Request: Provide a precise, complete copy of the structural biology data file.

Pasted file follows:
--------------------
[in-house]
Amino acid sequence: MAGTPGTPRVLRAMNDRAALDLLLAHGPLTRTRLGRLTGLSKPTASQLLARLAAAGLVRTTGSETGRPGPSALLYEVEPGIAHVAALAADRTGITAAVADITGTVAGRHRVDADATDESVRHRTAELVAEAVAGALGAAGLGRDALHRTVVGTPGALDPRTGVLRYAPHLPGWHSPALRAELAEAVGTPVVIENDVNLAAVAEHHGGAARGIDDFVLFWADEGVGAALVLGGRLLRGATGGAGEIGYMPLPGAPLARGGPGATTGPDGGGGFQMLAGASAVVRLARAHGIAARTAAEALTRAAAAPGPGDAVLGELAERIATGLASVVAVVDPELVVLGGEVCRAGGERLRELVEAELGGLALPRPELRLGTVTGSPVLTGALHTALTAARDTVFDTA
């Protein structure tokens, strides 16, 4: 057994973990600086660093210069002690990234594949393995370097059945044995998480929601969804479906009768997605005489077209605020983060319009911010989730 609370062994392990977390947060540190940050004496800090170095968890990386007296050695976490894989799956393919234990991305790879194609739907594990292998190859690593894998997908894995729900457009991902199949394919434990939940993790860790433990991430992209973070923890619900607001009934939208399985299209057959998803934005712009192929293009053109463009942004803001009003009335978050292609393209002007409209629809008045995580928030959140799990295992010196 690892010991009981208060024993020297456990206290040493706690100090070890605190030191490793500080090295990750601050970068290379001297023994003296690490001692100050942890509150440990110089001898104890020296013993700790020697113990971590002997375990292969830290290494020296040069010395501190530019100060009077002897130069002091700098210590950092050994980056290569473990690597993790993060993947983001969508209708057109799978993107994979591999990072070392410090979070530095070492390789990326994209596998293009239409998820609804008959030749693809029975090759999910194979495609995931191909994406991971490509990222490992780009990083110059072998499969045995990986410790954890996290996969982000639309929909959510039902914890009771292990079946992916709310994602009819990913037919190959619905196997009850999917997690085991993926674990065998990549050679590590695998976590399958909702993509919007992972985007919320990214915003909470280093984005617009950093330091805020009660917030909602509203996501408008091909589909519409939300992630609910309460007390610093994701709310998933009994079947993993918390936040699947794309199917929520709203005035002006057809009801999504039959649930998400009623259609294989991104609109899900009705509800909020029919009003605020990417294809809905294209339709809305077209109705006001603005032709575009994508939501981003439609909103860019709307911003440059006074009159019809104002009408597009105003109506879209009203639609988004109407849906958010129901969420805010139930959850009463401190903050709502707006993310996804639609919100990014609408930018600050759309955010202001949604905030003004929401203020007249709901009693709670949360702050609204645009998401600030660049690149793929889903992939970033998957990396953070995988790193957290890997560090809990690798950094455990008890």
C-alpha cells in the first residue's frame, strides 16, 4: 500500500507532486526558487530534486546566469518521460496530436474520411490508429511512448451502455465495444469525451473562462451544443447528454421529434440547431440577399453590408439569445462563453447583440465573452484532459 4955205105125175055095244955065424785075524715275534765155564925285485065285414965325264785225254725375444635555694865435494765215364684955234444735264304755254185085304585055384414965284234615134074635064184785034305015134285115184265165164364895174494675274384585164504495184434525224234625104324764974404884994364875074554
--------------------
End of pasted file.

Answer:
[in-house]
Amino acid sequence: MAGTPGTPRVLRAMNDRAALDLLLAHGPLTRTRLGRLTGLSKPTASQLLARLAAAGLVRTTGSETGRPGPSALLYEVEPGIAHVAALAADRTGITAAVADITGTVAGRHRVDADATDESVRHRTAELVAEAVAGALGAAGLGRDALHRTVVGTPGALDPRTGVLRYAPHLPGWHSPALRAELAEAVGTPVVIENDVNLAAVAEHHGGAARGIDDFVLFWADEGVGAALVLGGRLLRGATGGAGEIGYMPLPGAPLARGGPGATTGPDGGGGFQMLAGASAVVRLARAHGIAARTAAEALTRAAAAPGPGDAVLGELAERIATGLASVVAVVDPELVVLGGEVCRAGGERLRELVEAELGGLALPRPELRLGTVTGSPVLTGALHTALTAARDTVFDTA
């Protein structure tokens, strides 16, 4: 057994973990600086660093210069002690990234594949393995370097059945044995998480929601969804479906009768997605005489077209605020983060319009911010989730 609370062994392990977390947060540190940050004496800090170095968890990386007296050695976490894989799956393919234990991305790879194609739907594990292998190859690593894998997908894995729900457009991902199949394919434990939940993790860790433990991430992209973070923890619900607001009934939208399985299209057959998803934005712009192929293009053109463009942004803001009003009335978050292609393209002007409209629809008045995580928030959140799990295992010196 690892010991009981208060024993020297456990206290040493706690100090070890605190030191490793500080090295990750601050970068290379001297023994003296690490001692100050942890509150440990110089001898104890020296013993700790020697113990971590002997375990292969830290290494020296040069010395501190530019100060009077002897130069002091700098210590950092050994980056290569473990690597993790993060993947983001969508209708057109799978993107994979591999990072070392410090979070530095070492390789990326994209596998293009239409998820609804008959030749693809029975090759999910194979495609995931191909994406991971490509990222490992780009990083110059072998499969045995990986410790954890996290996969982000639309929909959510039902914890009771292990079946992916709310994602009819990913037919190959619905196997009850999917997690085991993926674990065998990549050679590590695998976590399958909702993509919007992972985007919320990214915003909470280093984005617009950093330091805020009660917030909602509203996501408008091909589909519409939300992630609910309460007390610093994701709310998933009994079947993993918390936040699947794309199917929520709203005035002006057809009801999504039959649930998400009623259609294989991104609109899900009705509800909020029919009003605020990417294809809905294209339709809305077209109705006001603005032709575009994508939501981003439609909103860019709307911003440059006074009159019809104002009408597009105003109506879209009203639609988004109407849906958010129901969420805010139930959850009463401190903050709502707006993310996804639609919100990014609408930018600050759309955010202001949604905030003004929401203020007249709901009693709670949360702050609204645009998401600030660049690149793929889903992939970033998957990396953070995988790193957290890997560090809990690798950094455990008890």
C-alpha cells in the first residue's frame, strides 16, 4: 500500500507532486526558487530534486546566469518521460496530436474520411490508429511512448451502455465495444469525451473562462451544443447528454421529434440547431440577399453590408439569445462563453447583440465573452484532459 4955205105125175055095244955065424785075524715275534765155564925285485065285414965325264785225254725375444635555694865435494765215364684955234444735264304755254185085304585055384414965284234615134074635064184785034305015134285115184265165164364895174494675274384585164504495184434525224234625104324764974404884994364875074554